Biting midges (Diptera: Ceratopogonidae) as putative vectors of zoonotic Onchocerca lupi (Nematoda: Onchocercidae) in northern Arizona and New Mexico, southwestern United States

Chandler C. Roe, Olivia Holiday, Kelly Upshaw-Bia, Gaven Benally, Charles H.D. Williamson, Jennifer Urbanz, Guilherme G. Verocai, Chase L. Ridenour, Roxanne Nottingham, Morgan A. Ford, Derek P. Lake, Theodore A. Kennedy, Crystal M. Hepp, Jason W. Sahl

Research output: Contribution to journalArticlepeer-review

2 Scopus citations

Abstract

Onchocerca lupi (Rodonaja, 1967) is an understudied, vector-borne, filarioid nematode that causes ocular onchocercosis in dogs, cats, coyotes, wolves, and is also capable of infecting humans. Onchocercosis in dogs has been reported with increasing incidence worldwide. However, despite the growing number of reports describing canine O. lupi cases as well as zoonotic infections globally, the disease prevalence in endemic areas and vector species of this parasite remains largely unknown. Here, our study aimed to identify the occurrence of O. lupi infected dogs in northern Arizona, New Mexico, and Utah, United States and identify the vector of this nematode. A total of 532 skin samples from randomly selected companion animals with known geographic locations within the Navajo Reservation were collected and molecularly surveyed by PCR for the presence of O. lupi DNA (September 2019–June 2022) using previously published nematode primers (COI) and DNA sequencing. O. lupi DNA was detected in 50 (9.4%) sampled animals throughout the reservation. Using positive animal samples to target geographic locations, pointed hematophagous insect trapping was performed to identify potential O. lupi vectors. Out of 1,922 insects screened, 38 individual insects and 19 insect pools tested positive for the presence of O. lupi, all of which belong to the Diptera family. This increased surveillance of definitive host and biological vector/intermediate host is the first large scale prevalence study of O. lupi in companion animals in an endemic area of the United States, and identified an overall prevalence of 9.4% in companion animals as well as multiple likely biological vector and putative vector species in the southwestern United States. Furthermore, the identification of these putative vectors in close proximity to human populations coupled with multiple, local zoonotic cases highlight the One Health importance of O. lupi.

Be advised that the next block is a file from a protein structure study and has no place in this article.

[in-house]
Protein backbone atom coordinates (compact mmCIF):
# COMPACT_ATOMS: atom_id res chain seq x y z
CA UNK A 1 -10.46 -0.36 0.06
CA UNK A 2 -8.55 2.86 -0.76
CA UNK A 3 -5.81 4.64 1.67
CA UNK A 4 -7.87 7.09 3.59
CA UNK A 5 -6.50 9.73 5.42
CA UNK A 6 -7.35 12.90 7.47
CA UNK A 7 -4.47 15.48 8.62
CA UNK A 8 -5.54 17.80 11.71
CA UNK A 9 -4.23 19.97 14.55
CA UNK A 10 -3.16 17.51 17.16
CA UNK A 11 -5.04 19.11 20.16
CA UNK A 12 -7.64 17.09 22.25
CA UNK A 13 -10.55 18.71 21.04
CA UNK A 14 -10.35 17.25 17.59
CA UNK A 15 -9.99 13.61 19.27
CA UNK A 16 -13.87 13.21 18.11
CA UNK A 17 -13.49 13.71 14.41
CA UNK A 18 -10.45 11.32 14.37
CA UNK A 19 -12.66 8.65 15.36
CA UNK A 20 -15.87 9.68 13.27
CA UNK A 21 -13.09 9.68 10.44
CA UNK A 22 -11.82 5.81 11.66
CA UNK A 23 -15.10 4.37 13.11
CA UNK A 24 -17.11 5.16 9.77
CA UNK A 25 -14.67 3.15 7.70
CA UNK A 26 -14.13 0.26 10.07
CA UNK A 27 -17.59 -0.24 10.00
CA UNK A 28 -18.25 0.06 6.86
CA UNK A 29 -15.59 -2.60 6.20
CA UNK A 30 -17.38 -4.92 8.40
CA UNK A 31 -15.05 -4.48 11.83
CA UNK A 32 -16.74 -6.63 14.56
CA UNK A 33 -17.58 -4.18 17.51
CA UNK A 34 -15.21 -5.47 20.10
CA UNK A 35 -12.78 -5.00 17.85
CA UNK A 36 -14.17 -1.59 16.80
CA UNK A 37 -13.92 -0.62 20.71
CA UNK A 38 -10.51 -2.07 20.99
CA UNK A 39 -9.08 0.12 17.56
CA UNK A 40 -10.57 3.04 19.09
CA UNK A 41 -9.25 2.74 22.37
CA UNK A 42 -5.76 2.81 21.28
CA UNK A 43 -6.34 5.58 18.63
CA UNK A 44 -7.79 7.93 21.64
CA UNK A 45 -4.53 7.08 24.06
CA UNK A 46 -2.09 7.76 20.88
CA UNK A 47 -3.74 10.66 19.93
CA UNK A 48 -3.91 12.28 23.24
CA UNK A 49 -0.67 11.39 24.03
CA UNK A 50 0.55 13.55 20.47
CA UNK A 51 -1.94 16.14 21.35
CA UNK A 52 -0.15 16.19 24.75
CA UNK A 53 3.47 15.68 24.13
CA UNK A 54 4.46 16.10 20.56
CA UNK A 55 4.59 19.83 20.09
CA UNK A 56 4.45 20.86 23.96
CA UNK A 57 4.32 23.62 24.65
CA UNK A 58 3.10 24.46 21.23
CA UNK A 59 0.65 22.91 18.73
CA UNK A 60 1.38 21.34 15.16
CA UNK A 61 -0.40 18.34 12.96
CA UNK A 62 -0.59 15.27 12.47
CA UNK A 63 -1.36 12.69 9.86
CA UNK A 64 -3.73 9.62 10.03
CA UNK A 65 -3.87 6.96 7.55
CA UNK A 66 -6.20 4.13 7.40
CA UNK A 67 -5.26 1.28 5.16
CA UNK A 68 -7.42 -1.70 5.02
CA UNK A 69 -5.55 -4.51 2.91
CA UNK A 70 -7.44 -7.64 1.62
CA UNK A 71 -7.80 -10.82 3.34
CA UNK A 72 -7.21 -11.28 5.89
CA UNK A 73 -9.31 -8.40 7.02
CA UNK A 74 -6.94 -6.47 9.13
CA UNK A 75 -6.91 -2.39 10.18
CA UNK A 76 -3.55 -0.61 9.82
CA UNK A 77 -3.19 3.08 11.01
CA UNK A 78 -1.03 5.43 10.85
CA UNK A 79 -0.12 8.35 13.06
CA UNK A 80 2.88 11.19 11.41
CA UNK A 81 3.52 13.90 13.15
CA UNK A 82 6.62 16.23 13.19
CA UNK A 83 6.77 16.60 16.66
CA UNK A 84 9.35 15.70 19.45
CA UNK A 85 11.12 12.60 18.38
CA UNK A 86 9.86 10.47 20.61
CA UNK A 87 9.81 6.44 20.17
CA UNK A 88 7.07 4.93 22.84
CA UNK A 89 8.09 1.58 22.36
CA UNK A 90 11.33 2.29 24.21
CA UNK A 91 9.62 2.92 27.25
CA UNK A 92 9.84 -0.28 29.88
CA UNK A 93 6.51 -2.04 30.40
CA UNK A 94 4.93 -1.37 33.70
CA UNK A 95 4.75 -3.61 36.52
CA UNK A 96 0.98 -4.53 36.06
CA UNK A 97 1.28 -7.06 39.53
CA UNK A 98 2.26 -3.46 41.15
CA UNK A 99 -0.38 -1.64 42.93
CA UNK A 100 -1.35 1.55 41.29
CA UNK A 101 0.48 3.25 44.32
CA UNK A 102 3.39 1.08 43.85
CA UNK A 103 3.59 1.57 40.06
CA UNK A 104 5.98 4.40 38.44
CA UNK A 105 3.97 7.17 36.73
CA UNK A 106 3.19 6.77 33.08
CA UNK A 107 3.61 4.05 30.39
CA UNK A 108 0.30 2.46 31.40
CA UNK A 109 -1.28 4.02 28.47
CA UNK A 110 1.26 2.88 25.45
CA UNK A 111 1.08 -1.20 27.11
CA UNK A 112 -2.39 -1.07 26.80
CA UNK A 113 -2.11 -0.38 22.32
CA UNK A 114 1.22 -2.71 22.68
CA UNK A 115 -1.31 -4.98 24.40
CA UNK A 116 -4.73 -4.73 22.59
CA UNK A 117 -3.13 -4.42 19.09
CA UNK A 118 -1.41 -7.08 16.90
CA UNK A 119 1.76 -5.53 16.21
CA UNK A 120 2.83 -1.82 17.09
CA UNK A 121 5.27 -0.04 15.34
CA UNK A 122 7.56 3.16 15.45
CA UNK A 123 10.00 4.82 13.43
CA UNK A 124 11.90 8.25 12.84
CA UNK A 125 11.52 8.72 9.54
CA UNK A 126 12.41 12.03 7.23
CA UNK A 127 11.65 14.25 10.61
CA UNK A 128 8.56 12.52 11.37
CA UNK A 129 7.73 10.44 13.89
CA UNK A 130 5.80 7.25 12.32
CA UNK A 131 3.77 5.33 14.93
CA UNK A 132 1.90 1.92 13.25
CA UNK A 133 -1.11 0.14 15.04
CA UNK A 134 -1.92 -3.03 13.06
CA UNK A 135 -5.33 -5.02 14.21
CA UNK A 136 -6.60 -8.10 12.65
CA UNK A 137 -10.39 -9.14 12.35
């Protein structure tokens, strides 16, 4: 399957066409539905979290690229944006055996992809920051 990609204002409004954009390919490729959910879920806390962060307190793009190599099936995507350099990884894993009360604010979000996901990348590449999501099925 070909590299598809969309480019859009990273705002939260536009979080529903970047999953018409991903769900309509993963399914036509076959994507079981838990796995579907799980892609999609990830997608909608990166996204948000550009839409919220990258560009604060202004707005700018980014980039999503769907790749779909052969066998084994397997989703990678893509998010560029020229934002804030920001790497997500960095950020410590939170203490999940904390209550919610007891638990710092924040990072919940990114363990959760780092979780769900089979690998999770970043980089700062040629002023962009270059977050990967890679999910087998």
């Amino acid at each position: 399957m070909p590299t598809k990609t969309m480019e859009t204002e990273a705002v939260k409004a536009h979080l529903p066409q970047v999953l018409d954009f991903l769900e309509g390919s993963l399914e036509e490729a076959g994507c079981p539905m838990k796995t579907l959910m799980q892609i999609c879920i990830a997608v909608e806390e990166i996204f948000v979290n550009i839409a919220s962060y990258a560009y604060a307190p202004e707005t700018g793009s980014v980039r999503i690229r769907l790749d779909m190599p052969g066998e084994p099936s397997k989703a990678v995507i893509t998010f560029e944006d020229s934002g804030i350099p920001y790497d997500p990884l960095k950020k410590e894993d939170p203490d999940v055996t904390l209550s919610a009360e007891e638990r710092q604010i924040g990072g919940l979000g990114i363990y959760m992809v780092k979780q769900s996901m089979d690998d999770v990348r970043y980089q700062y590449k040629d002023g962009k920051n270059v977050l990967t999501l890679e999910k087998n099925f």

Original languageEnglish (US)
Article number1167070
JournalFrontiers in Veterinary Science
Volume10
DOIs
StatePublished - 2023

Keywords

  • Ceratopogonidae
  • Onchocerca lupi
  • biting midges
  • nematodes
  • prevalence

ASJC Scopus subject areas

  • General Veterinary

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